In Defense of Tivoli Condos


Last week Diamante Investments and MSA architects released their recent renderings of Tivoli Condos, a 22-storey, 106 unit, mix-use condo situated on James Street North.

In many ways, the proposed condo is a daring design for the city. The building is a bold, new, and contemporary style of condominiums.

However, the real daring in its design is its height. Like much of James Street North, the property is only zoned for three to six stories, meaning this development will require amended bylaws.

More about the bylaws here: What the 22-storey Tivoli Proposal Means for James Street and Downtown

The proposed amendments to change zoning requirements for its height, setback, and parking have sparked controversy. The arguments against the proposed changes are that the building will be out of context with the neighbourhood and could harm the downtown’s future development.

James Street North is in the midst of a revolution. A street of predominately three to four storey buildings, coffee shops, thrift stores, restaurants and many other small businesses have made this old cultural hub vibrant and popular again. It is unsurprising for the neighbourhood to be cautious of any development that might deadlock its progress.

However, as this city gains momentum through potential investments like this development, changes are inevitable.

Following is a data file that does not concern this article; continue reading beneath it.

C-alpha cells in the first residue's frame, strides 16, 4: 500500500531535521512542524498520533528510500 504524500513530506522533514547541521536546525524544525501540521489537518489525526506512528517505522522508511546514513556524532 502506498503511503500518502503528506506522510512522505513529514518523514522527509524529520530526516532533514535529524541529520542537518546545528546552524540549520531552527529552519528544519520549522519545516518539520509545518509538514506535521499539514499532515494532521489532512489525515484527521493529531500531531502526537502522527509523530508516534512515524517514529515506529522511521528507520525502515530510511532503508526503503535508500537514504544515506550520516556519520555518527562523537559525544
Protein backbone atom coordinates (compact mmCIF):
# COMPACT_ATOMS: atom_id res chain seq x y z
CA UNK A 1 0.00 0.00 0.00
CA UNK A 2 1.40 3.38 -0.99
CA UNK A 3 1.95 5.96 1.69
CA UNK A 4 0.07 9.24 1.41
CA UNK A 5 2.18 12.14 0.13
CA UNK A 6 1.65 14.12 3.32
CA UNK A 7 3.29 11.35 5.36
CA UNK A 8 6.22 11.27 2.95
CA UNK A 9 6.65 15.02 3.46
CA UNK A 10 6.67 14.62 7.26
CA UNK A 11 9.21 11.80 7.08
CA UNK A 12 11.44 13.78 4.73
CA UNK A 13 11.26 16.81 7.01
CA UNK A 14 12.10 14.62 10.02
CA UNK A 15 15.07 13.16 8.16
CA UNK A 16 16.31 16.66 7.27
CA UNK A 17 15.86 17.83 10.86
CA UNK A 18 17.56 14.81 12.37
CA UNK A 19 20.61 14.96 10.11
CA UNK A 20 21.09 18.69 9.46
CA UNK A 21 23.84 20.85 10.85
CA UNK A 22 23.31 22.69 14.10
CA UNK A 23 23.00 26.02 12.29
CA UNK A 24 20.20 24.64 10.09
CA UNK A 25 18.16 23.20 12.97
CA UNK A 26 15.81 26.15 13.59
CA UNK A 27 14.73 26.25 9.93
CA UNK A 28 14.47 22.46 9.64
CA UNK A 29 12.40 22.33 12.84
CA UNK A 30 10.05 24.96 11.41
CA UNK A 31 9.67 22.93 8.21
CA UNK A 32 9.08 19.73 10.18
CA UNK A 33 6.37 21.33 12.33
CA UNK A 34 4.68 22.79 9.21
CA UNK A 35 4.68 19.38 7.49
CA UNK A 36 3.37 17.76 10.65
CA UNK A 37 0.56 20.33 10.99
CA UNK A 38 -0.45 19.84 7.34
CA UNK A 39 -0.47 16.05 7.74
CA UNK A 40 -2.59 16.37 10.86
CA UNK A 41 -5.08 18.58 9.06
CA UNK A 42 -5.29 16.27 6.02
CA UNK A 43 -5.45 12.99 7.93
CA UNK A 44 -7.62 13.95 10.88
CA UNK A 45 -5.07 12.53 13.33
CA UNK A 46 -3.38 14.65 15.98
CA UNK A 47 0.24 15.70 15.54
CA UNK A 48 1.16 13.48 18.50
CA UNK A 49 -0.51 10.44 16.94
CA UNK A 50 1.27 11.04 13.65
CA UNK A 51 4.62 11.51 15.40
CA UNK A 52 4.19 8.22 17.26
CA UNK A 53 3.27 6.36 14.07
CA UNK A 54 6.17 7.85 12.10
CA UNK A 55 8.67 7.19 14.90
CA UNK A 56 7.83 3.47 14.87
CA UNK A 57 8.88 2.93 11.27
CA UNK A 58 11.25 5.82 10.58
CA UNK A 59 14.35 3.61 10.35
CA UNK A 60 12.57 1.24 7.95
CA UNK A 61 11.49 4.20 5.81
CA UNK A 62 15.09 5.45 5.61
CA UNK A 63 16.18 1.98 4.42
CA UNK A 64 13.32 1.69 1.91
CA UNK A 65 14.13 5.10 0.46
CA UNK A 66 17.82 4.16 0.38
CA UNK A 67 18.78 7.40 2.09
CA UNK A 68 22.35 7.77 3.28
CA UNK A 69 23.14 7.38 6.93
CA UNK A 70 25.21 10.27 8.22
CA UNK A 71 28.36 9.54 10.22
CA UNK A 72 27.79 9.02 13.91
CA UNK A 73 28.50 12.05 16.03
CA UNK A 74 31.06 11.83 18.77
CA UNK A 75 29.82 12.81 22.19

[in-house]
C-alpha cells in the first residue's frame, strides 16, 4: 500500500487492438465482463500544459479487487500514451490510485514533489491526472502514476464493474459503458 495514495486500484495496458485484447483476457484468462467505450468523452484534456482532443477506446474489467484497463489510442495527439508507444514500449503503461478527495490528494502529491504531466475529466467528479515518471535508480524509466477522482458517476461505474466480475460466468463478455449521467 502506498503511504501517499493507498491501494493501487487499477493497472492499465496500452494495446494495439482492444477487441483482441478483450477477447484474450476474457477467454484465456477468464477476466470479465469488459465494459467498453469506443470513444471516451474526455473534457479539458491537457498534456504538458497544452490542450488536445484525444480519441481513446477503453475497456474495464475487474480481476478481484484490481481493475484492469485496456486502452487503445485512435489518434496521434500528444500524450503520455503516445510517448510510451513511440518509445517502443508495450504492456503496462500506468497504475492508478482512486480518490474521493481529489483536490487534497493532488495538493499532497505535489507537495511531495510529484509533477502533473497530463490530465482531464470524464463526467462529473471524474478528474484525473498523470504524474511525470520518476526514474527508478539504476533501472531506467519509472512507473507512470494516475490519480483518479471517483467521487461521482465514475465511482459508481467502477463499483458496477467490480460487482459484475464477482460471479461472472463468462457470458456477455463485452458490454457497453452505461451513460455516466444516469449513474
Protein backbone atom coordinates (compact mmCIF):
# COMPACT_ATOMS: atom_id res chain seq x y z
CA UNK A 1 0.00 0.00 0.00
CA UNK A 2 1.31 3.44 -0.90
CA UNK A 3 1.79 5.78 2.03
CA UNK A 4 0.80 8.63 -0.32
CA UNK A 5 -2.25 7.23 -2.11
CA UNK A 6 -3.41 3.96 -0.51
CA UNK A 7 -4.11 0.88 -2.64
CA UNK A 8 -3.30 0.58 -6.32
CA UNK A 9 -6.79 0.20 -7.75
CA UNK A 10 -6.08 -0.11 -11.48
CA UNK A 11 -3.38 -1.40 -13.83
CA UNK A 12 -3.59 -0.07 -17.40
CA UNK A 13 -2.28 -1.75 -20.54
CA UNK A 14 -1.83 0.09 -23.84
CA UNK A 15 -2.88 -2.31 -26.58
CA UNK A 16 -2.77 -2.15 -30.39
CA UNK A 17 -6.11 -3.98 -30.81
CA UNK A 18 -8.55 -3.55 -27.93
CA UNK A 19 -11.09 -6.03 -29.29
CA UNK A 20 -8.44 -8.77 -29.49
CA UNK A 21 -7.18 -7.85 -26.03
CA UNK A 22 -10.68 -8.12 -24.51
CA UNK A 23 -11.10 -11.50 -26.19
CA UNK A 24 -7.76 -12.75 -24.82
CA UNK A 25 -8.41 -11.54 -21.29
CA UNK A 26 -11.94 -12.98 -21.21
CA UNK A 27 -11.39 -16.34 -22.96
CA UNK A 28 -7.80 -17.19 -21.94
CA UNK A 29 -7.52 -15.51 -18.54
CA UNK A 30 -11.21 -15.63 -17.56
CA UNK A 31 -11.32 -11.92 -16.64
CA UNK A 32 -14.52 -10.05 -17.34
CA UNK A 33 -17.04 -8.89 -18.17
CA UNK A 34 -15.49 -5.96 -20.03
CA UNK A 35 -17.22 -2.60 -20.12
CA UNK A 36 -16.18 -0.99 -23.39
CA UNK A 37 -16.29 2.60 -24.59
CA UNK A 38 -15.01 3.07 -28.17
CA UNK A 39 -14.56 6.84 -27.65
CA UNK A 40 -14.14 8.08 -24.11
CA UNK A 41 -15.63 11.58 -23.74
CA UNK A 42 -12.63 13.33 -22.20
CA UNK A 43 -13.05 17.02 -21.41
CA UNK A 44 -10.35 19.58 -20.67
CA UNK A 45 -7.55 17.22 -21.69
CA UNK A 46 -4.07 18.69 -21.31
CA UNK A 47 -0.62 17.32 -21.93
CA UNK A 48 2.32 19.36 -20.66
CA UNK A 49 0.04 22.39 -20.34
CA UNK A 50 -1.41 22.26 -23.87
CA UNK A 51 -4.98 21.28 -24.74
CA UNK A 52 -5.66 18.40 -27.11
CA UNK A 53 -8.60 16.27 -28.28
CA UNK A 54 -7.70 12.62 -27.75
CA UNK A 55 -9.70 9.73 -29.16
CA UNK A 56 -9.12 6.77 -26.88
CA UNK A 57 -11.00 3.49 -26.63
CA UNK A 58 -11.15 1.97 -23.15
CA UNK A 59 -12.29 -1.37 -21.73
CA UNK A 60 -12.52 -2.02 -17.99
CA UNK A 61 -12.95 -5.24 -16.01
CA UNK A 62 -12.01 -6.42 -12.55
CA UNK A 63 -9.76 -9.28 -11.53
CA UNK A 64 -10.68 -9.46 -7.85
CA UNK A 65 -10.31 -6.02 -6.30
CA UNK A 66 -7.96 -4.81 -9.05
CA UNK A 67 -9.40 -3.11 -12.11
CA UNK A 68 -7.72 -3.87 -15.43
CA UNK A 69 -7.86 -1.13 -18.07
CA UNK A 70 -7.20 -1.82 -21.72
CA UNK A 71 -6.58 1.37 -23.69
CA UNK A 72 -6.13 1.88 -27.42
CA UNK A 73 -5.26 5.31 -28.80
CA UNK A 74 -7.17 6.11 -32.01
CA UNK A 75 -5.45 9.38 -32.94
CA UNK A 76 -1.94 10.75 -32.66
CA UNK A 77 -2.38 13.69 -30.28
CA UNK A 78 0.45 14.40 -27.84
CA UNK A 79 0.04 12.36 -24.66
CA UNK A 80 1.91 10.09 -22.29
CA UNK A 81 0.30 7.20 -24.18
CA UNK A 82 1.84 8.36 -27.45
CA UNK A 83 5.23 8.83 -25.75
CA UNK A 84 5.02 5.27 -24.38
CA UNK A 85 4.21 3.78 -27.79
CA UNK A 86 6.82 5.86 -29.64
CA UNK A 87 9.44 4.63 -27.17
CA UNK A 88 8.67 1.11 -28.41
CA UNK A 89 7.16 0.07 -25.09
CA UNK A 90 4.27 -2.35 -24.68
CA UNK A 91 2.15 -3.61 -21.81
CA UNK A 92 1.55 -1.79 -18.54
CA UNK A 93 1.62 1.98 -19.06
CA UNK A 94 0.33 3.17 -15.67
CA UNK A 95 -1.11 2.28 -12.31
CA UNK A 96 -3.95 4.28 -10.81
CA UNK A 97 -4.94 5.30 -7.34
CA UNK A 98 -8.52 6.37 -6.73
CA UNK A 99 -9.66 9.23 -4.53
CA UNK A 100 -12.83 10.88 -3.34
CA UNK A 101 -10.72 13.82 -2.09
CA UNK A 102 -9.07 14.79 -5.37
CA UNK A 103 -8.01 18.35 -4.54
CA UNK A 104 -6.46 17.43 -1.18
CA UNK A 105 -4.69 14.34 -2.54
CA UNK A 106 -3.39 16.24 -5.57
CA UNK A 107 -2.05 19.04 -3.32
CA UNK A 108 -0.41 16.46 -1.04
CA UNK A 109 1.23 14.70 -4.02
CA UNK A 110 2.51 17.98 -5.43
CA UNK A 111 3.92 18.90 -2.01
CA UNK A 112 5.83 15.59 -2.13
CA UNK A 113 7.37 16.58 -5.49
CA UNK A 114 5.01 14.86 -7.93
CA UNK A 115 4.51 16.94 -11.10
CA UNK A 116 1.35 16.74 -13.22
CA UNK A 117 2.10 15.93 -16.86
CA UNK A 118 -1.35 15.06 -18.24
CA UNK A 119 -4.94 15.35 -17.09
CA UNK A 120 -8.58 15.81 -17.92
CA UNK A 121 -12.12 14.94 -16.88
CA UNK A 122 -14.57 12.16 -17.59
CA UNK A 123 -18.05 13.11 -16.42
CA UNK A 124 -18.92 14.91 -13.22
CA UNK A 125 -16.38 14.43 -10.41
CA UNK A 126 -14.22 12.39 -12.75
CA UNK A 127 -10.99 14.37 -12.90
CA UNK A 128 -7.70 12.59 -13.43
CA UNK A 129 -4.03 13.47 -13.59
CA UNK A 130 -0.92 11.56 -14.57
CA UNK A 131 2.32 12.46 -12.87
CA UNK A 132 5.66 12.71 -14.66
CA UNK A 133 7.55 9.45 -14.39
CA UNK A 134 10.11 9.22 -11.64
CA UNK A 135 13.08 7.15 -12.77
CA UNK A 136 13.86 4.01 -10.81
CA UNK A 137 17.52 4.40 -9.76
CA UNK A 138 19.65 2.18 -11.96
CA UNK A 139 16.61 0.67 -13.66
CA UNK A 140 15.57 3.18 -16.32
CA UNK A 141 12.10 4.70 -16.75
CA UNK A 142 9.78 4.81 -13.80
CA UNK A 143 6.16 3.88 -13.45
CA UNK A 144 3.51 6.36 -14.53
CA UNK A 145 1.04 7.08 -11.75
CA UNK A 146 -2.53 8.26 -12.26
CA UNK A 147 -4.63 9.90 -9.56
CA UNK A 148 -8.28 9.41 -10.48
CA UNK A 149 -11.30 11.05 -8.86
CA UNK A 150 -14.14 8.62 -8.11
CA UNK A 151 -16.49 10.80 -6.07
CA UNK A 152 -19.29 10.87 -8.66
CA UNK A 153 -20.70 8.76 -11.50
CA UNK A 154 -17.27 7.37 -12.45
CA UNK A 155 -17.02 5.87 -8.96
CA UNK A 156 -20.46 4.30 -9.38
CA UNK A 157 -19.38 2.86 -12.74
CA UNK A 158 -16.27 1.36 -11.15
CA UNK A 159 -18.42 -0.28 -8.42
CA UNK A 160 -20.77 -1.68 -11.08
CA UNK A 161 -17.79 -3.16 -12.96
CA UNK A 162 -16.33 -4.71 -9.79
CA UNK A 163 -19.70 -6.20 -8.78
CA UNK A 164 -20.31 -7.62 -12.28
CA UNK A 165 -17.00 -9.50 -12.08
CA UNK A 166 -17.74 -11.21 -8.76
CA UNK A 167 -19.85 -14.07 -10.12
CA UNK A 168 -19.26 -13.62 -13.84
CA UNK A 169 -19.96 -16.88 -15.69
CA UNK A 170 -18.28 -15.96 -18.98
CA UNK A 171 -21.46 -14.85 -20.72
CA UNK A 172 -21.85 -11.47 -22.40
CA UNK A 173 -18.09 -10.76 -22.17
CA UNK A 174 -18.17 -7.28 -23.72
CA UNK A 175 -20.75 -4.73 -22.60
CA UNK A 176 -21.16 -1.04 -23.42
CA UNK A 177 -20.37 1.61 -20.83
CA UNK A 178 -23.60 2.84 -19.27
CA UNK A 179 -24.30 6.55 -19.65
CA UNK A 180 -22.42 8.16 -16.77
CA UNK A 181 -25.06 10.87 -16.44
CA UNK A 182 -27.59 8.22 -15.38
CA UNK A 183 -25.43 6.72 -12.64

As design evolves and infill is required to create density, regulations will need to change to accommodate the growth of a city. Heritage plays an integral role in the cities future, but it also shouldn’t be what slows it down. For years this city has seen an unchecked growth in sprawl, straining the core and hindering its economy. Now, as the urban pattern shifts, the city needs to think big. In order to intensify the core, the only way to build is up.

The Tivoli Theatre proposal is far from out of context. A three storey commercial podium at street level, as well as the renovation of the old Tivoli Theatre, will not only connect the building with its immediate streetscape, but also add to James North’s walkability and commercial viability.

The remaining 19 storeys of residential space are an appealing prospect. With the James Street North GO expansion, SoBi Hamilton Bikeshare, proximity to the Bayfront and its location on one of the hottest streets in the city, this development will have no issues finding buyers.

As we build higher, we will see more people in the core, more business, more investment, and what’s most important to the city, more tax revenue.


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Filed under Development, Opinion

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